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'The Ugly Truth'

by Tracey Brown, director of Sense About Science

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Capturing carbon: sensible solution or dangerous detour?


The UK is committed to reducing greenhouse gas emissions by at least 80% by 2050. Achieving this target will undoubtedly require a decreased reliance on the burning of fossil fuels. However, another question has been garnering more and more interest: is it possible to make coal and gas cleaner?

Carbon capture and storage (CCS) technology extracts the waste carbon dioxide from power plants before storing it deep below the earth’s surface. Supporters claim that CCS can capture 90% of the CO2 produced from burning coal and gas, while the IPCC has highlighted the considerable potential of CCS for mitigating greenhouse gas levels over the coming century.

But CCS certainly isn’t the finished article. Only a handful of CCS systems of commercial scale are currently in operation globally, and numerous projects have been scrapped in the last few years. Opponents argue that CCS is too costly, encourages fossil fuel burning, and diverts money away from other avenues of carbon mitigation. Some have also raised concerns over the reliability of the carbon stores: what happens if they leak?

On Tuesday 22nd October 2015, our expert panel (Dr Niall MacDowell, Dr Clair Gough, Professor Colin Snape, and Mrs Michelle Bentham) answered your questions.

If you have a question on an energy related issue then get in contact with our energy panel via Twitter, @senseaboutsci using #energypanel, or email us at [email protected].

Image by Vattenfall (CC BY-NC-ND 2.0)


24. "Will the UK be using CCS anytime soon?" (Paul Hutchinson) 

Dr Clair Gough (CG): "There are two projects on the table in the UK: the White Rose project at Drax in Yorkshire ( and another at Peterhead in Scotland (
These have both received money from the Government to conduct “Front End Engineering Design”(FEED) studies, the results of which will be publicly available and set out the detailed technical engineering, planning and financial issues before final investment decisions are made
( Technically we could be using CCS in the UK within the next five years. Whether or not we do is a political and financial question which remains open, although the Government has expressed support for the technology ("


23. "What cost assumptions are used to determine whether carbon capture technology makes any sense at all?" (golf charlie)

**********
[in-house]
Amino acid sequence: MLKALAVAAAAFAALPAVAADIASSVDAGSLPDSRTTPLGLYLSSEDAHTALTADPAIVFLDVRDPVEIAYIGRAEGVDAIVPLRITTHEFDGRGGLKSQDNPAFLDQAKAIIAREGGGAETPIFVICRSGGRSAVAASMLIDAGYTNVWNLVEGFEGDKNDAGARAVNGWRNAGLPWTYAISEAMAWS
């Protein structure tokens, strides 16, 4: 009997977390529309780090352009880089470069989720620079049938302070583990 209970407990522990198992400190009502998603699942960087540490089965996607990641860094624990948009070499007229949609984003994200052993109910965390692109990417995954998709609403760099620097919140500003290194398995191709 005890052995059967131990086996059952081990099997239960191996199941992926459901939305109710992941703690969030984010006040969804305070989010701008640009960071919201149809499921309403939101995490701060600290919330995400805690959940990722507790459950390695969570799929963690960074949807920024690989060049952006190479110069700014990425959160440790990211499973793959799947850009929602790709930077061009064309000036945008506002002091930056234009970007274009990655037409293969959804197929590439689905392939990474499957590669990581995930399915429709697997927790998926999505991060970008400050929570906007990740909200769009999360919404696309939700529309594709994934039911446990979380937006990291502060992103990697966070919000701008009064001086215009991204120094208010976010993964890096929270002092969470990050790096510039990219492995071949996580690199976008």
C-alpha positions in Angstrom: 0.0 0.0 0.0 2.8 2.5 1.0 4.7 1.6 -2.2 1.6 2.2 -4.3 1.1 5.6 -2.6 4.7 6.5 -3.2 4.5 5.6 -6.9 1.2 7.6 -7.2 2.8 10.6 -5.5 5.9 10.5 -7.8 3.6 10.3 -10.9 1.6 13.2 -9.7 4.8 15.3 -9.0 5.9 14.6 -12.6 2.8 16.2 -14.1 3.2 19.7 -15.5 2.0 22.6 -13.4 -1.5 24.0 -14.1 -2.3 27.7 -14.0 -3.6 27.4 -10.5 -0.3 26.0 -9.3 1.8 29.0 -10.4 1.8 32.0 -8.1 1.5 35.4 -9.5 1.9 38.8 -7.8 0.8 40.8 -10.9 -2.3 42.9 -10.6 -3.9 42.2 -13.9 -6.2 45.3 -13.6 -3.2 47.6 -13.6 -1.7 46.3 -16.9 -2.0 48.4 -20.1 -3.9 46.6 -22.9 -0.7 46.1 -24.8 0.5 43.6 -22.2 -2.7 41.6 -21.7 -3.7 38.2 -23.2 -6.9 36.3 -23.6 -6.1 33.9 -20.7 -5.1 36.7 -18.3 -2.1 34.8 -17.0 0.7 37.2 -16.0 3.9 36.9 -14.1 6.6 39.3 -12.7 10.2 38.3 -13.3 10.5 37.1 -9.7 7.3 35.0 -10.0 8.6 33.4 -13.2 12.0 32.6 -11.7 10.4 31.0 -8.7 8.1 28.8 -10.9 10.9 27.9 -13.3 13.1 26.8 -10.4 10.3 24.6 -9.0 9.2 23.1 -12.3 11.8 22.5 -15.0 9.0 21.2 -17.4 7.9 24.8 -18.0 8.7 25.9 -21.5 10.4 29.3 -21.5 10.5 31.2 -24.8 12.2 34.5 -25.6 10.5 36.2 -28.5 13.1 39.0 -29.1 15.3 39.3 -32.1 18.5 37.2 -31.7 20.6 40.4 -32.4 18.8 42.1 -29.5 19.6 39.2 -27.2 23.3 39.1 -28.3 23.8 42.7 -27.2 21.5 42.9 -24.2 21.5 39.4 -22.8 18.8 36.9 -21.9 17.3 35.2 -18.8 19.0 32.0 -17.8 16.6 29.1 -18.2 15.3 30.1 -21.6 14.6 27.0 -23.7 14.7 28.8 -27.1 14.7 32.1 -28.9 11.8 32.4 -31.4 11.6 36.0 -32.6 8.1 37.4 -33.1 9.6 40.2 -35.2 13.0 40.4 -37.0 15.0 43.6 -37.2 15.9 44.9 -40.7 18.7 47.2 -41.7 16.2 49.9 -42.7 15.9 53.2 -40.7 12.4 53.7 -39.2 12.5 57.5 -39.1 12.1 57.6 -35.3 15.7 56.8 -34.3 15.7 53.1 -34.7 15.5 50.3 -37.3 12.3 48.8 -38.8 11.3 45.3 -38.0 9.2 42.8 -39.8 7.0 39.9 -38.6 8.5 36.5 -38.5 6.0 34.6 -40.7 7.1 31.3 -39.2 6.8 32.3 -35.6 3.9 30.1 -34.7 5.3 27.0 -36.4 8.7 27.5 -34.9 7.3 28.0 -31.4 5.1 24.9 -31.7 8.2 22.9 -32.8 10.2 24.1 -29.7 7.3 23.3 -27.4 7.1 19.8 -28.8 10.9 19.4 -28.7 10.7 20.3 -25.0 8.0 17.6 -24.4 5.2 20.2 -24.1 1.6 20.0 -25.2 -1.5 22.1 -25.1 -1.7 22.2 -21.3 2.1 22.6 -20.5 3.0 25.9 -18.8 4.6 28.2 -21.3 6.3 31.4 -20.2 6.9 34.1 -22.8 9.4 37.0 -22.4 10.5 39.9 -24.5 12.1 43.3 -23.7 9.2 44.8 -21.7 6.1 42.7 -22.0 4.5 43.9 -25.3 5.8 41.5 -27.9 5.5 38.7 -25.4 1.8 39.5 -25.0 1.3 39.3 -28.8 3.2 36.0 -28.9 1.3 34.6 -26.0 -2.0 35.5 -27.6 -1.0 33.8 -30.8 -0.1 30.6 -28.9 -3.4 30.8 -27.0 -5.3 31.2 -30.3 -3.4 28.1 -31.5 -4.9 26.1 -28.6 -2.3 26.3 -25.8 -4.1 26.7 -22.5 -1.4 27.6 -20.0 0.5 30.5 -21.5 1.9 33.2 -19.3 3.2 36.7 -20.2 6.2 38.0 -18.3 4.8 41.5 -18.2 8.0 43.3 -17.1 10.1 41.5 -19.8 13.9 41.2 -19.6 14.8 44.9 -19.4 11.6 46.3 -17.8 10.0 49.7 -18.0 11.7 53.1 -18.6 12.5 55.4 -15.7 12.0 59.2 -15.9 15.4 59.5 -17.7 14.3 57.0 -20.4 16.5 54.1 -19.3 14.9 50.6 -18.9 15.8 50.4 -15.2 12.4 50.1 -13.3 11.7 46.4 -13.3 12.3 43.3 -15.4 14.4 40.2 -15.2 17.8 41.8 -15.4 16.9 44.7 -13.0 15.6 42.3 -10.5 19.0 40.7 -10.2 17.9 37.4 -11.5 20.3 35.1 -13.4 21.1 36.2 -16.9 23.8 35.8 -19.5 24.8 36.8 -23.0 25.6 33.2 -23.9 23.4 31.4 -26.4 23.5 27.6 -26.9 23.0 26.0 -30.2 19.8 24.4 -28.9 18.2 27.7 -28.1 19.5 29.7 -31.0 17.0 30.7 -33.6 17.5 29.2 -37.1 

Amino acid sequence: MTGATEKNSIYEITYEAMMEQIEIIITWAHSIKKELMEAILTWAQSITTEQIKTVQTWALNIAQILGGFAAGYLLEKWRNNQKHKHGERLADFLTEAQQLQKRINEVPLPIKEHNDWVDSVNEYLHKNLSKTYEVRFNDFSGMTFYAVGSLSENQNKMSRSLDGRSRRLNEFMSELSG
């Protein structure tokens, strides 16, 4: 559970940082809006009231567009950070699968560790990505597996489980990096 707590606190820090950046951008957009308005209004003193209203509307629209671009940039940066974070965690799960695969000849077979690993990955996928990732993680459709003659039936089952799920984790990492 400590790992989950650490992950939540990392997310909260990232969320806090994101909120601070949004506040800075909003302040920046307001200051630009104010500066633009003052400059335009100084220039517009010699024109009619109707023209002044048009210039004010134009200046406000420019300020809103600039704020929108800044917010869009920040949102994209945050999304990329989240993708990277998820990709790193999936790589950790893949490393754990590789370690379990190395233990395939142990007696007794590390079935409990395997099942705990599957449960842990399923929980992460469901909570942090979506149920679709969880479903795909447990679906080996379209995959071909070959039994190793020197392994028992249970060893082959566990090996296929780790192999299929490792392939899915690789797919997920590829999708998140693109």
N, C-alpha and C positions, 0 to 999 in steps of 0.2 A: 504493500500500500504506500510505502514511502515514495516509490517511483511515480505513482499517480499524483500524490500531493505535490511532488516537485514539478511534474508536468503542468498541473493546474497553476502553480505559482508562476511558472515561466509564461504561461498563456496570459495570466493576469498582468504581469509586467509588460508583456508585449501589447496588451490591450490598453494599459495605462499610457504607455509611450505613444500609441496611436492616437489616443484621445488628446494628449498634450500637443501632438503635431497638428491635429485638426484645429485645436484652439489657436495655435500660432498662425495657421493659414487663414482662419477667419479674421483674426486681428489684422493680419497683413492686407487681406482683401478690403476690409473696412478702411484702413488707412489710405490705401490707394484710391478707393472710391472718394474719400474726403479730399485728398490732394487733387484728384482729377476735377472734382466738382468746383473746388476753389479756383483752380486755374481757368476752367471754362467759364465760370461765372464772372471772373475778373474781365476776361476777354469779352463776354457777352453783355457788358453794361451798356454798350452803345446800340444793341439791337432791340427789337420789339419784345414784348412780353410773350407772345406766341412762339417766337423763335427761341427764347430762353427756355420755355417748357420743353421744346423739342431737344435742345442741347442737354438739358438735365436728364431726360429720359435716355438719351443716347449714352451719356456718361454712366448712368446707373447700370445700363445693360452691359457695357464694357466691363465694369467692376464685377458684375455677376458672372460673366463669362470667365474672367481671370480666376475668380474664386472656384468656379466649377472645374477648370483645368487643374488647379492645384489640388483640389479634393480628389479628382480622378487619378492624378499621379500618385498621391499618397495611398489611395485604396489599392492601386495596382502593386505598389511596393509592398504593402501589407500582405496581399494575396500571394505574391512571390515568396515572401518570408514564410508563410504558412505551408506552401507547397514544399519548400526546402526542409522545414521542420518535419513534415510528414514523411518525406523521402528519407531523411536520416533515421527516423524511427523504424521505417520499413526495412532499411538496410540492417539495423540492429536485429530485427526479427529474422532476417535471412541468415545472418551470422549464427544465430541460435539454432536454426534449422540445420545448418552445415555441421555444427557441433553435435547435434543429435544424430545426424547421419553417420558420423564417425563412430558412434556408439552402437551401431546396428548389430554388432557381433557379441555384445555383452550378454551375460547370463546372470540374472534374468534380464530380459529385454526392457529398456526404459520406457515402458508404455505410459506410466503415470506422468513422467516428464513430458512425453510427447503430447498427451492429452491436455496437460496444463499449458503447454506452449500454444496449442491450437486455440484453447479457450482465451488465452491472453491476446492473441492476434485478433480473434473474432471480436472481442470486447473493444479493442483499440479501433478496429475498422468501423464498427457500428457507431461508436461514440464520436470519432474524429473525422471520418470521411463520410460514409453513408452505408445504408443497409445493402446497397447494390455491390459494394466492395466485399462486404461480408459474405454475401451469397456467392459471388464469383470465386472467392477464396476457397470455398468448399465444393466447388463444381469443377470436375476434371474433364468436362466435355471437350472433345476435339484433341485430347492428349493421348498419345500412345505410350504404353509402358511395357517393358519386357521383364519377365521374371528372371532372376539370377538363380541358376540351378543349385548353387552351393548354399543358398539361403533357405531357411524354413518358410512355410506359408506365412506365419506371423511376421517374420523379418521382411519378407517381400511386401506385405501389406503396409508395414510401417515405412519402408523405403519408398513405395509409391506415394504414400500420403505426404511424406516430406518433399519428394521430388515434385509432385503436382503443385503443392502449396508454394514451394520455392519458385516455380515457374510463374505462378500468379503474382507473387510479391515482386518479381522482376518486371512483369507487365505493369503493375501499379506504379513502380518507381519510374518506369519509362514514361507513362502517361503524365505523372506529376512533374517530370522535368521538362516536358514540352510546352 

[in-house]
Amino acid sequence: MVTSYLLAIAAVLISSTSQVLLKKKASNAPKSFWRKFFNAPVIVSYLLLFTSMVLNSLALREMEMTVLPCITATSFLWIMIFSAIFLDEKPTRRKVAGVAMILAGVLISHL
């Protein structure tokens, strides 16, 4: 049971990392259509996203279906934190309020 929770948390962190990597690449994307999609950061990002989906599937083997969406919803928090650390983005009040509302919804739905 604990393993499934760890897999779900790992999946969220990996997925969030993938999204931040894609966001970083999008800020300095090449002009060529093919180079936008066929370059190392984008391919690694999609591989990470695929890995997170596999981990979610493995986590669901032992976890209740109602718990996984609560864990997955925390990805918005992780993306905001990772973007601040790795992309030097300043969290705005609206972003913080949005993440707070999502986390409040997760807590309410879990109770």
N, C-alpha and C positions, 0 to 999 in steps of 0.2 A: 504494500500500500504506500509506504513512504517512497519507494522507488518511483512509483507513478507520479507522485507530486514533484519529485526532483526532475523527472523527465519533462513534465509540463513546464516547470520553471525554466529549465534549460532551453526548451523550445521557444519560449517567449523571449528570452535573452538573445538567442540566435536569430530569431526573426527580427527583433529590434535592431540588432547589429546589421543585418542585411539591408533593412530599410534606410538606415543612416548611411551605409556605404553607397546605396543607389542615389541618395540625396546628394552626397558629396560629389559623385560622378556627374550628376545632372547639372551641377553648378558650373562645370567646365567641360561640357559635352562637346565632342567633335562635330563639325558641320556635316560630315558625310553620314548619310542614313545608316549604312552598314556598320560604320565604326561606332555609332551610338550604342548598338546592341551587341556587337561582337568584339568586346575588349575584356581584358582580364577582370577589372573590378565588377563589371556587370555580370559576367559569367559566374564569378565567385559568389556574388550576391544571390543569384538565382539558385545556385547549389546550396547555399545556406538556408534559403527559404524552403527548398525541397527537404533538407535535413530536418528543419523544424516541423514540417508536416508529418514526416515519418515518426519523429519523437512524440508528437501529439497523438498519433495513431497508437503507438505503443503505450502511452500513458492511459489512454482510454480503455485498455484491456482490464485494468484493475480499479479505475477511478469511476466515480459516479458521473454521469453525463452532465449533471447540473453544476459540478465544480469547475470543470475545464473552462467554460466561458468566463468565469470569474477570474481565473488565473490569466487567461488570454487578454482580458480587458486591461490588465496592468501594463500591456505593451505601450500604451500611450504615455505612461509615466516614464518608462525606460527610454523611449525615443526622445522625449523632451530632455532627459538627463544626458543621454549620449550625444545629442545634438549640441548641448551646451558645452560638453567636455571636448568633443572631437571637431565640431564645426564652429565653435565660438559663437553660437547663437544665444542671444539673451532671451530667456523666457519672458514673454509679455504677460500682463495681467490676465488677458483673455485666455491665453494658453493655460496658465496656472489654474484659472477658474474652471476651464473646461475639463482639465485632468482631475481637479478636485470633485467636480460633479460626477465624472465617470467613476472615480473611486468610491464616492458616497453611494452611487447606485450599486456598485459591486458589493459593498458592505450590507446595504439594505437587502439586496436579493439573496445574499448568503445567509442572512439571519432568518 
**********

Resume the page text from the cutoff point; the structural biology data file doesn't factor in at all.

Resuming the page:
Dr Nial MacDowell (NMD): "The aim is to provide reliable, available and low carbon electricity. The cost assumptions that apply to CCS are the same as those which apply to other large capital projects, e.g., those that combine technology costs and technical performance and also typical econometric projections on fuel prices. This allows one to quantify the cost-per-MWh of the electricity generated by this technology. This data is then included in energy system modelling tools, which allows one to assess the value of a given technology to the energy system. On this basis, it has been repeatedly shown, by the IEA, the CCC, the IPCC and so forth, that CCS is absolutely vital to the least-cost transition to a low carbon economy."

22. "Are there better rocks to hide this CO2 under than others? Why?!" (Craig Gardener)

Michelle Bentham (MB): "Yes to store CO2 you need spaces between the rock grains that make the rock porous and permeable like a sponge. Good rocks for storage include sandstones. To stop the CO2 getting out of the storage rock‎ you need a rock that acts as a seal on top (low porosity and permeability) like a shale rock or mudstone."


21. "What is the total number of tonnes of CO2 deliberately manufactured every year, for commercial sale and/or use?" (golf charlie)

Prof Colin Snape (CS): "The use of CO2 in industrial processes and the food and drinks industry is tiny in relation to that emitted from power generation. In 2014, 32 gigatonnes of CO2 were emitted from power generation. This compares to only 50M tonnes used for enhanced oil recovery and the total industrial use for other applications is only about 20 M tonnes annually (0.1% of that from power plants)."